Does Your Outpost Have the Basics?
     

Contract Engineer Ihor Slabicky has been gathering supplies for his “outpost,” better known as the remote transmitter site. He sends a few items to add to your own list, which we discussed a while back.

First is toilet paper, preferably in a Ziploc brand or similar sealable bag to keep the paper dry.

I’ve seen engineers go further and create a portable potty by heading to Lowes and picking up a plastic contractor bucket. Add a cheap toilet seat, a few rolls of TP and a box of kitchen-sized garbage bags. If you’re stuck at your site for a while, you may be grateful for this rudimentary solution. (Feel free to add a can of air sanitizer.) Fig. 2 shows a bucket with screw-on lid.

Fig. 1: Sealable bags are great not only for holding parts but for keeping things dry.
Fig. 2: A plastic bucket with lid can help store your survival items; or use one to create a rudimentary potty.

In his survival kit, Ihor also includes matches, a disposable butane lighter and candles.

Here’s an item you probably forgot: a two- to three-day supply of your prescription drugs. Don’t want to use prescription bottles? Place them in a plastic film container (if you can find one).

Be sure periodically to use up these medications and refresh your supply, since they do lose potency over time. Don’t get stuck with medicines that are years old.

Fig. 3: Keep a few days of your prescription drugs on hand, just in case.

As a non-smoker I wouldn’t have thought of this, but Ihor reminds smokers to add some extra smokes. The alternative is quitting cold turkey.

A couple of items that don’t require batteries are a wind-up flashlight and a wind-up radio. Both are useful.

When we compiled our list last year, bottled water topped it, even if you have water service at the site. Pumps require electricity, and if electrical service and your generator quit, you still need water to survive. Ihor suggests scouring the supermarket for a great buy on its own brand. Water in bulk is cheap.

Just as you keep your supply of prescription meds fresh, Ihor suggests doing the same for water and food. You don’t want to get stuck with really old food. (Maybe make this part of your scheduled battery replacement regime.)

Ihor once explored the contents of a civil defense bomb shelter and discovered some canned crackers. His first thought was, “I’d rather be bombed than have to eat those!”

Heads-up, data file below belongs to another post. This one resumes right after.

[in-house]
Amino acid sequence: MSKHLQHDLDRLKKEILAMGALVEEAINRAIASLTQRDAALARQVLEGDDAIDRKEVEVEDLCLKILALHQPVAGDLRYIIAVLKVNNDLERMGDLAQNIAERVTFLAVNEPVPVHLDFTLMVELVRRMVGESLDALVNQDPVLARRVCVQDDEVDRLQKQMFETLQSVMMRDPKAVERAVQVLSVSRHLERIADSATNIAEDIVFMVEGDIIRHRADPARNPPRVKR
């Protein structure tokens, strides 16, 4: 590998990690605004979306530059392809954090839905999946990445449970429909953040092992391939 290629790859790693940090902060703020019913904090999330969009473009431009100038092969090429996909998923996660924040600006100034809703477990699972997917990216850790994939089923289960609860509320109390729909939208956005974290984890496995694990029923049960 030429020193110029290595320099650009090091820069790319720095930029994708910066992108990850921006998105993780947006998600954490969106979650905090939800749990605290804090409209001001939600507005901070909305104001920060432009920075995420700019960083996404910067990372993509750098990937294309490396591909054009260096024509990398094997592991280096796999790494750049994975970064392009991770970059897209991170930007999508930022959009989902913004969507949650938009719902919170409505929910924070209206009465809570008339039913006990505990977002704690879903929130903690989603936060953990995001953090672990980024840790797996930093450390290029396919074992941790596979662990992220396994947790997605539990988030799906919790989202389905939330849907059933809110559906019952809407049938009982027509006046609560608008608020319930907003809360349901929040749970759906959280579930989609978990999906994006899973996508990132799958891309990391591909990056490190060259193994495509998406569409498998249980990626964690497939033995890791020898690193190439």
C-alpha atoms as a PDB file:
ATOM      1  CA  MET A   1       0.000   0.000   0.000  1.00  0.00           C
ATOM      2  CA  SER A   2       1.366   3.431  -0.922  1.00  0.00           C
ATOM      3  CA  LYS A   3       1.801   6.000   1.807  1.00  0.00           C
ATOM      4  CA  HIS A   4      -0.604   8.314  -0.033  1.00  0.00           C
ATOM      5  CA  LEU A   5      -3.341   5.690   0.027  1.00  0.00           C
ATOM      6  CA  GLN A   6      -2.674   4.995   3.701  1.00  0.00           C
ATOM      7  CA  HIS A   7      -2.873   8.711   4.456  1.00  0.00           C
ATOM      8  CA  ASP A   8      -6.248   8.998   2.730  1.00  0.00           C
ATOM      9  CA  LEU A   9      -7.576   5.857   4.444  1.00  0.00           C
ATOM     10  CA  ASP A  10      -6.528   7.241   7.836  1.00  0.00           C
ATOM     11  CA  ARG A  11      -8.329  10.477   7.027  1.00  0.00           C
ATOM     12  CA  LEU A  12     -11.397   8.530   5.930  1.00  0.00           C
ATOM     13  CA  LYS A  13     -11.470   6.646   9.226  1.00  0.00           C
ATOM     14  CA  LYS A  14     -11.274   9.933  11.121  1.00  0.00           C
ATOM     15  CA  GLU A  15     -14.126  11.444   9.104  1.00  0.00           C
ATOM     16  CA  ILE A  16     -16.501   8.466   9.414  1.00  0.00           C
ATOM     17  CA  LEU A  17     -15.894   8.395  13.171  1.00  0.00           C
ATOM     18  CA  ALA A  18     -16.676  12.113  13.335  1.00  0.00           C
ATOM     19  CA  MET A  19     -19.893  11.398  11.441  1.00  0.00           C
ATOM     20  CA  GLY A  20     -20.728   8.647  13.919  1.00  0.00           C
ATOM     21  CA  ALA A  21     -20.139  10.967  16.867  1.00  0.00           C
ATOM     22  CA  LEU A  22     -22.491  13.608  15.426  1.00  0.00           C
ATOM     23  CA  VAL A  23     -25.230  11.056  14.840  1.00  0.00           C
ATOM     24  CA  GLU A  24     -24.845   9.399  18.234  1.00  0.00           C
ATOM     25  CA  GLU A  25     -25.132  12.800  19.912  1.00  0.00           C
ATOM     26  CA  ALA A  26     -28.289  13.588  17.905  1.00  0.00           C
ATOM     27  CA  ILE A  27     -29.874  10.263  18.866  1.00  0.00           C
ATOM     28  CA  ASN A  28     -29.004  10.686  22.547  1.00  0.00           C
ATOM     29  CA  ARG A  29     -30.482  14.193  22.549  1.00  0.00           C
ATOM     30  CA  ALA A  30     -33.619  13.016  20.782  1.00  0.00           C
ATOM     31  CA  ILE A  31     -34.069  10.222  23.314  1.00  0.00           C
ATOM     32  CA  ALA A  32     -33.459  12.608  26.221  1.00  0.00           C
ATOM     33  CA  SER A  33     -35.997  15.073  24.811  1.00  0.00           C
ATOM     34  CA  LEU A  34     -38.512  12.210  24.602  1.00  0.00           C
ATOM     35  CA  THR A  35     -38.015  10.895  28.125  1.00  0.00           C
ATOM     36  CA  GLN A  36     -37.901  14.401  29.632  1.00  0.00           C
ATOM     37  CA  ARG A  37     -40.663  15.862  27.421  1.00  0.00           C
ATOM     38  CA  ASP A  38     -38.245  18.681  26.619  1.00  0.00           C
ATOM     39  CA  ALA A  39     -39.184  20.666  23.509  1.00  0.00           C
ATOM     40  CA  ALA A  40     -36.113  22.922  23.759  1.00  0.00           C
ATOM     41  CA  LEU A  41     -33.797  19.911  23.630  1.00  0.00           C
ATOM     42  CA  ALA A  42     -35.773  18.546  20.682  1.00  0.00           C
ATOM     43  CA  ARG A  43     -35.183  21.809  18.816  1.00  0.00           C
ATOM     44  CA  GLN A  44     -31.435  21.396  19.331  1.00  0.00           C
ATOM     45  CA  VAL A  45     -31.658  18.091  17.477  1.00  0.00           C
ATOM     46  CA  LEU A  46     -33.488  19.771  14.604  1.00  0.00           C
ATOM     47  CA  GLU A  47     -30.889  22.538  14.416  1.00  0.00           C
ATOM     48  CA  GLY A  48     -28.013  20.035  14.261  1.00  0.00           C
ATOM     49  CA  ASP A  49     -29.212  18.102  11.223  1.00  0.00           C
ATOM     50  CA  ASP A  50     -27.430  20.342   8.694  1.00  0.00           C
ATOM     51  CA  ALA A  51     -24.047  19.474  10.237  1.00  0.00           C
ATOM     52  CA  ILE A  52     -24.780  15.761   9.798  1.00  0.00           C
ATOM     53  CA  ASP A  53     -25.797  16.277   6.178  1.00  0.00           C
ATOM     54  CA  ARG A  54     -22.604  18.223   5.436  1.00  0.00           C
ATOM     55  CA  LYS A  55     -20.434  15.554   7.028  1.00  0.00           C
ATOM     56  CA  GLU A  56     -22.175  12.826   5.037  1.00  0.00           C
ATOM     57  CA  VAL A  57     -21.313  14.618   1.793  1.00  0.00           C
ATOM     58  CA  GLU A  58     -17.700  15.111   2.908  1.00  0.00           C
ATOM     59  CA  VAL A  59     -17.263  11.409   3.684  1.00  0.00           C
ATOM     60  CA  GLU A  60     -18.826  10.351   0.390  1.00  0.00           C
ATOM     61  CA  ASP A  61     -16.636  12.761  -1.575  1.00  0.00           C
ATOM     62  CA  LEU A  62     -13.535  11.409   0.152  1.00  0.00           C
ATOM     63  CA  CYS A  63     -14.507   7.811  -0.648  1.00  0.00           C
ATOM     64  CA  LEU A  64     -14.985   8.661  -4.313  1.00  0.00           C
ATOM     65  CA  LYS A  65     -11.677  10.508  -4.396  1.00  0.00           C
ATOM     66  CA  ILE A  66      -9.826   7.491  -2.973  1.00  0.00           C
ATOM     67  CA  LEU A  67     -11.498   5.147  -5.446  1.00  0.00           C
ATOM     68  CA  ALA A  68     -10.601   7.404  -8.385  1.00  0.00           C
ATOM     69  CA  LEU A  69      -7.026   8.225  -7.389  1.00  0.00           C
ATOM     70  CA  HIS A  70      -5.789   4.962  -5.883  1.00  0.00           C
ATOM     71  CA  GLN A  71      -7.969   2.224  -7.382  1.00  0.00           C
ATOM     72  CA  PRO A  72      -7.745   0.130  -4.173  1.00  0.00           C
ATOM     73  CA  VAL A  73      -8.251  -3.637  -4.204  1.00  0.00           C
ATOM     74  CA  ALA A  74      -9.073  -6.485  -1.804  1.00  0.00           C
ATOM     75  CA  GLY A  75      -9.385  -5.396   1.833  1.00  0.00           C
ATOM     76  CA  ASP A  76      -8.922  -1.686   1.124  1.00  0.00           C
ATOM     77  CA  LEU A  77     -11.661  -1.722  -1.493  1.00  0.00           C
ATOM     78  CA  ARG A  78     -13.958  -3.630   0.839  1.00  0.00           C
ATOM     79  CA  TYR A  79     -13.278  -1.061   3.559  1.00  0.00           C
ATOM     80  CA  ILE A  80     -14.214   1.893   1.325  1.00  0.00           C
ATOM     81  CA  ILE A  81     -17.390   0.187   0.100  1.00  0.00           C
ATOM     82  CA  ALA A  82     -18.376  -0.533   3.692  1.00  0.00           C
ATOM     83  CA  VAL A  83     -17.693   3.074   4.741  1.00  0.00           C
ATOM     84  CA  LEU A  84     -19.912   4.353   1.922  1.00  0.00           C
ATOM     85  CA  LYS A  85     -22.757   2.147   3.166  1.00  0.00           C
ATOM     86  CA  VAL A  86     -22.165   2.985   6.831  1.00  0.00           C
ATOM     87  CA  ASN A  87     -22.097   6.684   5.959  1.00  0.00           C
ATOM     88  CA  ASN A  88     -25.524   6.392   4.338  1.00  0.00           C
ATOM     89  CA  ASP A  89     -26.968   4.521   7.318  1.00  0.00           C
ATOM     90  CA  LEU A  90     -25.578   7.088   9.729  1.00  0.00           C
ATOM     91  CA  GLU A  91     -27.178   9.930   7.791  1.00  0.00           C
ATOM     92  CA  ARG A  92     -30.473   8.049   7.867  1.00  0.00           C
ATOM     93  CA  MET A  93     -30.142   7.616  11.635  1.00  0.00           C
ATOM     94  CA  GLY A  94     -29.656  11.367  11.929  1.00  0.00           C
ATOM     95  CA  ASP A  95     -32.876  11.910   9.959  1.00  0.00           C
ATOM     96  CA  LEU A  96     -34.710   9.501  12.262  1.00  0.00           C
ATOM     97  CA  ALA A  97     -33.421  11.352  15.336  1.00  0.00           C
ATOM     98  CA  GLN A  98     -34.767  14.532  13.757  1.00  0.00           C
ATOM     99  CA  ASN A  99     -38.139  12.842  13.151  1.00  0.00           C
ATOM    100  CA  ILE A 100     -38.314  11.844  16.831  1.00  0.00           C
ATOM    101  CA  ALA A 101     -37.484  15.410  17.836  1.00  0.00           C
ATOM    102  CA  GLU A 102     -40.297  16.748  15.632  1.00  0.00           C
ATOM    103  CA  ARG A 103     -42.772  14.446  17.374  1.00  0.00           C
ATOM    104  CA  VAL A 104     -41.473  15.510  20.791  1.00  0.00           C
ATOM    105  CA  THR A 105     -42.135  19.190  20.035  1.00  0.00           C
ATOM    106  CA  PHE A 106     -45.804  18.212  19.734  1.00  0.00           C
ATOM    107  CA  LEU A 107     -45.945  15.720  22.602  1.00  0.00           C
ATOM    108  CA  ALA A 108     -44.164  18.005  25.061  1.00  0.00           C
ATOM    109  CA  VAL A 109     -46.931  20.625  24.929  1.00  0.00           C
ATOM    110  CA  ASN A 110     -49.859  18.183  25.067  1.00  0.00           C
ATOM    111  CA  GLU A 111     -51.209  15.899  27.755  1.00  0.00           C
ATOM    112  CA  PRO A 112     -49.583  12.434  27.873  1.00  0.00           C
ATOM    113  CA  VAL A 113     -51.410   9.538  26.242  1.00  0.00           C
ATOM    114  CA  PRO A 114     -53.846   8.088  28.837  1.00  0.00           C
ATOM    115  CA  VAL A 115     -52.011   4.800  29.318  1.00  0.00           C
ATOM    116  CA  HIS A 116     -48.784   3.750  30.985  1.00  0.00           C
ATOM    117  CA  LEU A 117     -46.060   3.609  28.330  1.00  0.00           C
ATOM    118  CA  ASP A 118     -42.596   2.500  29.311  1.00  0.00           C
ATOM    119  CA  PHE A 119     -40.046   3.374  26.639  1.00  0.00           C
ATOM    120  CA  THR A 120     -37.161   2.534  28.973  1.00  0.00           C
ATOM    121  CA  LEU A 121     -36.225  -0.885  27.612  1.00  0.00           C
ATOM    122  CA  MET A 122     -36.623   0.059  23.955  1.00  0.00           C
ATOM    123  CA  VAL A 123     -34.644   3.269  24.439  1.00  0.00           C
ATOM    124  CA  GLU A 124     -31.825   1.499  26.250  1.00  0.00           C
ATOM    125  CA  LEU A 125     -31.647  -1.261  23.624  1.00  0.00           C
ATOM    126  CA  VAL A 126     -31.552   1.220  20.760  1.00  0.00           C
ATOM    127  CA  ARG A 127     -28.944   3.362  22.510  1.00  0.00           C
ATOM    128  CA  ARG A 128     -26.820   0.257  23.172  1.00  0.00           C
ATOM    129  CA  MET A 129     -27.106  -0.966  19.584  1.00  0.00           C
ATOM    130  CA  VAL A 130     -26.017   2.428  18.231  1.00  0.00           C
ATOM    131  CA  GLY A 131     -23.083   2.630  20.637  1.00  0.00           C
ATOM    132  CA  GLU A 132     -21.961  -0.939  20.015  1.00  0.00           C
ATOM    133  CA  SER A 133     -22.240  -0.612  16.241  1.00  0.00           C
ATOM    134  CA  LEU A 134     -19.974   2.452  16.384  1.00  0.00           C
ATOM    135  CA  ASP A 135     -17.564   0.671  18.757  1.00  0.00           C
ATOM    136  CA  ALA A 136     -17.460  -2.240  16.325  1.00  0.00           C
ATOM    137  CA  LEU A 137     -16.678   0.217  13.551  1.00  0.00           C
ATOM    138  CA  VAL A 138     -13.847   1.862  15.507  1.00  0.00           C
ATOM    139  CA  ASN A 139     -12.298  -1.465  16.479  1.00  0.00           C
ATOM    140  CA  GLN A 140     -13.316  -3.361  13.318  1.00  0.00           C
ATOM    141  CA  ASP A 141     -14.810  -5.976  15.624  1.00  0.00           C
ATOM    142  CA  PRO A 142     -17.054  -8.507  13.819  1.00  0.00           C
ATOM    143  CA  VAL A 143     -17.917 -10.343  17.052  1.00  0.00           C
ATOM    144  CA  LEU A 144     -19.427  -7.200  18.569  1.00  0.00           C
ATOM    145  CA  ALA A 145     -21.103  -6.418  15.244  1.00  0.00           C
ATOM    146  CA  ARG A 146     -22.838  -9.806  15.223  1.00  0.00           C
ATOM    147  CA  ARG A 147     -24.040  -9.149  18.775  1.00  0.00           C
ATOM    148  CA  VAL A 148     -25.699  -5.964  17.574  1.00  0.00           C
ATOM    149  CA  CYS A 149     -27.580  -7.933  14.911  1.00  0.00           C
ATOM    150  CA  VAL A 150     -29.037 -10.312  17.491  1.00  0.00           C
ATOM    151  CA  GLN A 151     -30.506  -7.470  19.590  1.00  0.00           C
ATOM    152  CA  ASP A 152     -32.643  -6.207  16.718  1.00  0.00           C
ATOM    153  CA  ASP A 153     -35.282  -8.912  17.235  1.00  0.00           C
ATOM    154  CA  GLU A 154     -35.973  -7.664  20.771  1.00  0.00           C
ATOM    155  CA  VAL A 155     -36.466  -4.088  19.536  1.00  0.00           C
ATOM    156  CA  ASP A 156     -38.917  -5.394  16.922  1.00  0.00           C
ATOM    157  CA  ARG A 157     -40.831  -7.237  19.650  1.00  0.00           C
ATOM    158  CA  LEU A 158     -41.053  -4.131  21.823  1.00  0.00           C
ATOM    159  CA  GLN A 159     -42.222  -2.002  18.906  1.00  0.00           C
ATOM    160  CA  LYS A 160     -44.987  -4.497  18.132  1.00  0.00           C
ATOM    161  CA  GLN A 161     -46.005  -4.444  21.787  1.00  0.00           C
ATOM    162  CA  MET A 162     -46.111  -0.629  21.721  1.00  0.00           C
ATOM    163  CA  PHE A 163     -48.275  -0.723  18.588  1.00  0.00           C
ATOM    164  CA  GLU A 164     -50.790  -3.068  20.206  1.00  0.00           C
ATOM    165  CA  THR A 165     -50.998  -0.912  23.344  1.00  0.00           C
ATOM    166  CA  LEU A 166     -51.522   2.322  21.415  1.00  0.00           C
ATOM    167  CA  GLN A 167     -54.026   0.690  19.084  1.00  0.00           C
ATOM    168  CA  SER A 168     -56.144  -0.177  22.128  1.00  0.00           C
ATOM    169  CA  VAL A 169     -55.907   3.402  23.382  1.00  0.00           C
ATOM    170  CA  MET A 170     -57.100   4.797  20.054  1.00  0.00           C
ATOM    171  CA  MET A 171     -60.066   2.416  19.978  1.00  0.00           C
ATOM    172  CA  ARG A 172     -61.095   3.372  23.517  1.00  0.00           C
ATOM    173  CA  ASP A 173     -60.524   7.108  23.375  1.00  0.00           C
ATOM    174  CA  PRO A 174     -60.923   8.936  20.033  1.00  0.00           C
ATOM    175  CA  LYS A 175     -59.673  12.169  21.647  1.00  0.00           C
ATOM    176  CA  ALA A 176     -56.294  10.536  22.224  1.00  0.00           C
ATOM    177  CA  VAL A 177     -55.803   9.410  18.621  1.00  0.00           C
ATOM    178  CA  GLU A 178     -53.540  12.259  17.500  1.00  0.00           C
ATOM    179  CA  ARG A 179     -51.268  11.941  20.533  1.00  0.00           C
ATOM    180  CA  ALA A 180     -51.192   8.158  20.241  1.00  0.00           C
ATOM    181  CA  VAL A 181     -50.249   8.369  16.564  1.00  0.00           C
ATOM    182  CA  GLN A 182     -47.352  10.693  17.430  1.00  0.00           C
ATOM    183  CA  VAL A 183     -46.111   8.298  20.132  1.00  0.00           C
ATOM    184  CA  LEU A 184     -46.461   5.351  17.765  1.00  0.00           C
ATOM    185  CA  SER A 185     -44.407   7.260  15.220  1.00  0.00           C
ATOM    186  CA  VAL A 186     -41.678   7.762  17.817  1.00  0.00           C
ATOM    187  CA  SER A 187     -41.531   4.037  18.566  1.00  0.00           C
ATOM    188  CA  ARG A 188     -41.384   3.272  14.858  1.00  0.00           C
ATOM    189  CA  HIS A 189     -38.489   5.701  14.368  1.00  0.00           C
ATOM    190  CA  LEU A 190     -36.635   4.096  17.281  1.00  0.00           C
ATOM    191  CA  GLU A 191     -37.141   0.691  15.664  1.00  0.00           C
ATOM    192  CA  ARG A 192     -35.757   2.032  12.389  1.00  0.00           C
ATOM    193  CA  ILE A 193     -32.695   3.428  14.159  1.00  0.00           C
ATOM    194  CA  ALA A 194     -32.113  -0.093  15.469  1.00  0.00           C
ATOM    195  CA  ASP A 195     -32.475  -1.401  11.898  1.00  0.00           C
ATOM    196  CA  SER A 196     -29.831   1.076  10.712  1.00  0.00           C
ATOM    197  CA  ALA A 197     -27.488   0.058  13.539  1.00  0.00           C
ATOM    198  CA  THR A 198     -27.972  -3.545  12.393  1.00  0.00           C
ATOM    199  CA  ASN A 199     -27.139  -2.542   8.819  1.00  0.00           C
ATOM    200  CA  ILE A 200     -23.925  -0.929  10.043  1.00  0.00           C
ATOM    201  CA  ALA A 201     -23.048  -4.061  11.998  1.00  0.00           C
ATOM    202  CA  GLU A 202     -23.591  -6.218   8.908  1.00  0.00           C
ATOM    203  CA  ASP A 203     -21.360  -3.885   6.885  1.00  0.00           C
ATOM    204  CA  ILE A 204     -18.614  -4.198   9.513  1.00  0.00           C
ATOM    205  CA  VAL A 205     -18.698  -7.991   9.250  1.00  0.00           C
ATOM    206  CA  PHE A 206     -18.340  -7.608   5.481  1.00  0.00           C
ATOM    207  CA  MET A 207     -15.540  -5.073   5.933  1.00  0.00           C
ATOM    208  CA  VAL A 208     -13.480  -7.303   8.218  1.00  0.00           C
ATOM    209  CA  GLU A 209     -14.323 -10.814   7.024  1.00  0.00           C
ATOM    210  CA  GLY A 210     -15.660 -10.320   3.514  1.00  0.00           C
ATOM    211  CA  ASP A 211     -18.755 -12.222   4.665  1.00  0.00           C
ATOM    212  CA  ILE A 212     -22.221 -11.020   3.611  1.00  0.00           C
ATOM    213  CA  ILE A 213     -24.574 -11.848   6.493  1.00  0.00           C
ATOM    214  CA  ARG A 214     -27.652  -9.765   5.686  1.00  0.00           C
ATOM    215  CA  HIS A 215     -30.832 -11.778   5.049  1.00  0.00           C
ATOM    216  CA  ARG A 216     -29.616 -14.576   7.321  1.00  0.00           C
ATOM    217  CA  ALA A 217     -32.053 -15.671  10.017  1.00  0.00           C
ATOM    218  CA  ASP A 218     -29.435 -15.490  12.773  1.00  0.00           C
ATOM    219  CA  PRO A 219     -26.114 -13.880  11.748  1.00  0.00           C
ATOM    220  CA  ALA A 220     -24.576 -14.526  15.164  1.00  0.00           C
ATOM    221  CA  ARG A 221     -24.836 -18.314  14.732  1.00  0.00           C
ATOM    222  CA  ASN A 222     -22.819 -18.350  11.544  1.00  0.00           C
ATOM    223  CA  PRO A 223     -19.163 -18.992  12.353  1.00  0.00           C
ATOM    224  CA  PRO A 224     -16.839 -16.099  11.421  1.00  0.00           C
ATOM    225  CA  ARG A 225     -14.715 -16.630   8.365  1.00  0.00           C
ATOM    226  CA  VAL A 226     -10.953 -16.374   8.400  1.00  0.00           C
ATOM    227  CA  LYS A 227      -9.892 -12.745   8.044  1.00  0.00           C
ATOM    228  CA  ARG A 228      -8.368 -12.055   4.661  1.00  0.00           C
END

Some instant coffee in a small jar, some tea bags, sugar packets and creamer, all sealed in a Tupperware-type container, round out your consumables.

Mylar “space” blankets are cheap, as we’ve mentioned before (and if you run marathons, they are sometimes given out there). Pick up a couple.

Speaking of blankets, keep at least one old one in the trunk of your car.

Gather your site supplies and place them in a large clear plastic storage bin.

Other ideas? Email them to me at johnpbisset@gmail.com.

* * *

With regard to our recent tips about cleaning corroded battery terminals, Ihor is a firm believer in petroleum jelly.

He has found that a light coating on electrical contacts diminishes or even eliminates corrosion. It also increases equipment life.

For example, he coated the bases of light bulbs used in outdoor fixtures. This extended service life to a more reasonable 9+ months, probably closer to the life expectancy of the bulbs.

Ihor coats the contacts by placing some petroleum jelly on a swab, swiping it all over the base and then using a napkin to wipe it around. Then he wipes off the excess. For batteries, Ihor puts a light film of petroleum jelly on both battery terminal ends rather than on the springy metallic contacts.

Also in the Dec. 1 issue we discussed using vinegar for cleaning terminals. Ihor has tried ketchup. This sounds funny; but ketchup contains quite a bit of vinegar, and its thick consistency means it will stick to corroded contacts. Its consistency also eliminates a splash area, required for applying vinegar. When the contacts are cleaned, wipe off the ketchup and wash well with distilled water.

Fig. 4: Heed the warning.

* * *

Contract Engineer Bill Betlej, who also works for Mary Baldwin College, recalls a label that the Bogen Amplifier Co. affixed to its amplifiers (Fig. 4).

The warning “do not assume anything” probably is just as applicable today as when it appeared 30 years ago on the amplifier Bill was now repairing.

Even old-salt engineers would do well to abide by this warning. With that in mind, make a resolution not to work on high-voltage/high-current transmitter equipment alone. Bring the PD, if you must.

“I will not work when I am tired.” “I will stay away from tower sites during ice storms (falling ice) or lightning storms (electric shock).” Simple resolutions like this, if kept, help ensure that you’ll be around to read this column next year.

Contribute to Workbench. You’ll help your fellow engineers, and qualify for SBE recertification credit. Send Workbench tips to johnpbisset@gmail.com. Fax to (603) 472-4944.

Author John Bisset has spent 43 years in the broadcasting industry, and is still learning. He is SBE certified and is a past recipient of the SBE’s Educator of the Year Award.


Rating People: 24   Average Rating:     
Comment List:


Post your comment

Your Name:  Required
Your Mail:       Your email will not be published.
Your Site:    

max. 800 characters


Posts are reviewed before publication, typically the next business morning. Radio World encourages multiple viewpoints, though a post will be blocked if it contains abusive language, or is repetitive or spam. Thank you for commenting!